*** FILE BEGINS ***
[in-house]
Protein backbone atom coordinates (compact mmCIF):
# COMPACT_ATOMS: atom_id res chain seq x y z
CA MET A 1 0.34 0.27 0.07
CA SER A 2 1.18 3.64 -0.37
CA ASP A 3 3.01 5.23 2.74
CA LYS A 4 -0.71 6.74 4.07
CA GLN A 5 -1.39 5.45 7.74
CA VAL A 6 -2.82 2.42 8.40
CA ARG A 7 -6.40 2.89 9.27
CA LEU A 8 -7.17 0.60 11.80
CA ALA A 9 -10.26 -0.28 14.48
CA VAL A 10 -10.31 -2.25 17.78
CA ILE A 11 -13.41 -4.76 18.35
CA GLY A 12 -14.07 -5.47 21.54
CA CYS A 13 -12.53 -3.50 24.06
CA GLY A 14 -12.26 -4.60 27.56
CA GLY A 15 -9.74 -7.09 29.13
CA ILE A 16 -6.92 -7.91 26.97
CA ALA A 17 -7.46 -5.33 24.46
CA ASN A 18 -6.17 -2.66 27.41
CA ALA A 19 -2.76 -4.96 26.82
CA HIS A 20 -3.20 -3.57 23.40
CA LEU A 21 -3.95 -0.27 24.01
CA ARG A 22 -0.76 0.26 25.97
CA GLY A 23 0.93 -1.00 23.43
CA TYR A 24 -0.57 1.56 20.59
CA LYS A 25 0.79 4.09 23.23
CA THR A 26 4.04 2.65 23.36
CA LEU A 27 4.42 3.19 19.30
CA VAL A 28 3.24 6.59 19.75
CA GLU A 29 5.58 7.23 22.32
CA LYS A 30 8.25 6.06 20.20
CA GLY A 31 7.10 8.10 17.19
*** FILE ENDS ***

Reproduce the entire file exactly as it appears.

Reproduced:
[in-house]
Protein backbone atom coordinates (compact mmCIF):
# COMPACT_ATOMS: atom_id res chain seq x y z
CA MET A 1 0.34 0.27 0.07
CA SER A 2 1.18 3.64 -0.37
CA ASP A 3 3.01 5.23 2.74
CA LYS A 4 -0.71 6.74 4.07
CA GLN A 5 -1.39 5.45 7.74
CA VAL A 6 -2.82 2.42 8.40
CA ARG A 7 -6.40 2.89 9.27
CA LEU A 8 -7.17 0.60 11.80
CA ALA A 9 -10.26 -0.28 14.48
CA VAL A 10 -10.31 -2.25 17.78
CA ILE A 11 -13.41 -4.76 18.35
CA GLY A 12 -14.07 -5.47 21.54
CA CYS A 13 -12.53 -3.50 24.06
CA GLY A 14 -12.26 -4.60 27.56
CA GLY A 15 -9.74 -7.09 29.13
CA ILE A 16 -6.92 -7.91 26.97
CA ALA A 17 -7.46 -5.33 24.46
CA ASN A 18 -6.17 -2.66 27.41
CA ALA A 19 -2.76 -4.96 26.82
CA HIS A 20 -3.20 -3.57 23.40
CA LEU A 21 -3.95 -0.27 24.01
CA ARG A 22 -0.76 0.26 25.97
CA GLY A 23 0.93 -1.00 23.43
CA TYR A 24 -0.57 1.56 20.59
CA LYS A 25 0.79 4.09 23.23
CA THR A 26 4.04 2.65 23.36
CA LEU A 27 4.42 3.19 19.30
CA VAL A 28 3.24 6.59 19.75
CA GLU A 29 5.58 7.23 22.32
CA LYS A 30 8.25 6.06 20.20
CA GLY A 31 7.10 8.10 17.19